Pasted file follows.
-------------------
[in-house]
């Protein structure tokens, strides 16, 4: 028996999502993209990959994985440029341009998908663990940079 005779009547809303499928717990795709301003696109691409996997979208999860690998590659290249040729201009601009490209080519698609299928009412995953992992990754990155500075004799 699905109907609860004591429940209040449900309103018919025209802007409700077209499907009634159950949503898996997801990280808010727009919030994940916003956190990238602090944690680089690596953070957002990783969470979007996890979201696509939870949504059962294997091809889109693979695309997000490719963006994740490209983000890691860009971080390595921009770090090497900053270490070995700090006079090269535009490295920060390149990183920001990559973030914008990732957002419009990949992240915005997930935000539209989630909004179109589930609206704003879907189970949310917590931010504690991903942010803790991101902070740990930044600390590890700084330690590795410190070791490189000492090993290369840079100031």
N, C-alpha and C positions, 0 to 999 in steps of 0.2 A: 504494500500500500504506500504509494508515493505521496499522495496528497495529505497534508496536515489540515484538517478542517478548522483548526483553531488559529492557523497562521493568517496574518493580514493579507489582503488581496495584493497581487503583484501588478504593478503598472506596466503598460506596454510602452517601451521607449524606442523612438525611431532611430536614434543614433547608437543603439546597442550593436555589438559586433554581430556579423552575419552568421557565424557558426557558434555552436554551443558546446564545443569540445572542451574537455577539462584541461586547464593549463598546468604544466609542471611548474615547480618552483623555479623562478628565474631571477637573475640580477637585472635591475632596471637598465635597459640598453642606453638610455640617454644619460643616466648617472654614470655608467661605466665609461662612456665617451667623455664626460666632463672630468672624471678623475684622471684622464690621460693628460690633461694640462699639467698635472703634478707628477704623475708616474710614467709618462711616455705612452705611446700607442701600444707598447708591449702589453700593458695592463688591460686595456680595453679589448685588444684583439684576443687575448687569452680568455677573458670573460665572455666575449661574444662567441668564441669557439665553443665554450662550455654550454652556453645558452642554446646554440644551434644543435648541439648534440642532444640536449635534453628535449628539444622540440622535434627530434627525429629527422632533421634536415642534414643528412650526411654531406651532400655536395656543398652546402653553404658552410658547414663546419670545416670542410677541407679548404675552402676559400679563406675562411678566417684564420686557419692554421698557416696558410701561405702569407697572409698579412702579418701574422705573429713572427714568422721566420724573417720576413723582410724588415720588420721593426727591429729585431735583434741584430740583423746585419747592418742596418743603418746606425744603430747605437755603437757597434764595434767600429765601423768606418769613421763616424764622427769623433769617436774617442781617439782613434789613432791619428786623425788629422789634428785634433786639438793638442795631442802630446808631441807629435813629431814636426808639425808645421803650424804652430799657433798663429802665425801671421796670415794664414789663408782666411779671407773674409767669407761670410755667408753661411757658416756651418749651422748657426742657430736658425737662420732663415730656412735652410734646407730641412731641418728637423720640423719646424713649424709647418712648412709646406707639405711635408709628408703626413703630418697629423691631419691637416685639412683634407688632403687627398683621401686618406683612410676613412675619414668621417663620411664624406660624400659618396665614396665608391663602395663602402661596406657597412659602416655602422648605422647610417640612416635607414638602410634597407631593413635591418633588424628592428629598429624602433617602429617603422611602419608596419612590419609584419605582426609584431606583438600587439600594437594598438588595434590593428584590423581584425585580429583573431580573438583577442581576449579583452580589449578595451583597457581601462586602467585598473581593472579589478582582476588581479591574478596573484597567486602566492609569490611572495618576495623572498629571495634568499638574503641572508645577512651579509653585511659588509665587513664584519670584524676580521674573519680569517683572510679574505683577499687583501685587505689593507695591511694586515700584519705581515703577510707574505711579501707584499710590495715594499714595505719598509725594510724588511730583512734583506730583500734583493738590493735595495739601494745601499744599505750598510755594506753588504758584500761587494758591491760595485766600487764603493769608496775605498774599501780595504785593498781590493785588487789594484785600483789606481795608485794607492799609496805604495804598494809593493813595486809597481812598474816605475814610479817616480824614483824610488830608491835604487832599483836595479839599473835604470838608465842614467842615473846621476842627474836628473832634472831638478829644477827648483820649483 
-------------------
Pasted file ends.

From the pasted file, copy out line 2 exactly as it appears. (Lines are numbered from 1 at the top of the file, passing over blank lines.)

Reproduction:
């Protein structure tokens, strides 16, 4: 028996999502993209990959994985440029341009998908663990940079 005779009547809303499928717990795709301003696109691409996997979208999860690998590659290249040729201009601009490209080519698609299928009412995953992992990754990155500075004799 699905109907609860004591429940209040449900309103018919025209802007409700077209499907009634159950949503898996997801990280808010727009919030994940916003956190990238602090944690680089690596953070957002990783969470979007996890979201696509939870949504059962294997091809889109693979695309997000490719963006994740490209983000890691860009971080390595921009770090090497900053270490070995700090006079090269535009490295920060390149990183920001990559973030914008990732957002419009990949992240915005997930935000539209989630909004179109589930609206704003879907189970949310917590931010504690991903942010803790991101902070740990930044600390590890700084330690590795410190070791490189000492090993290369840079100031």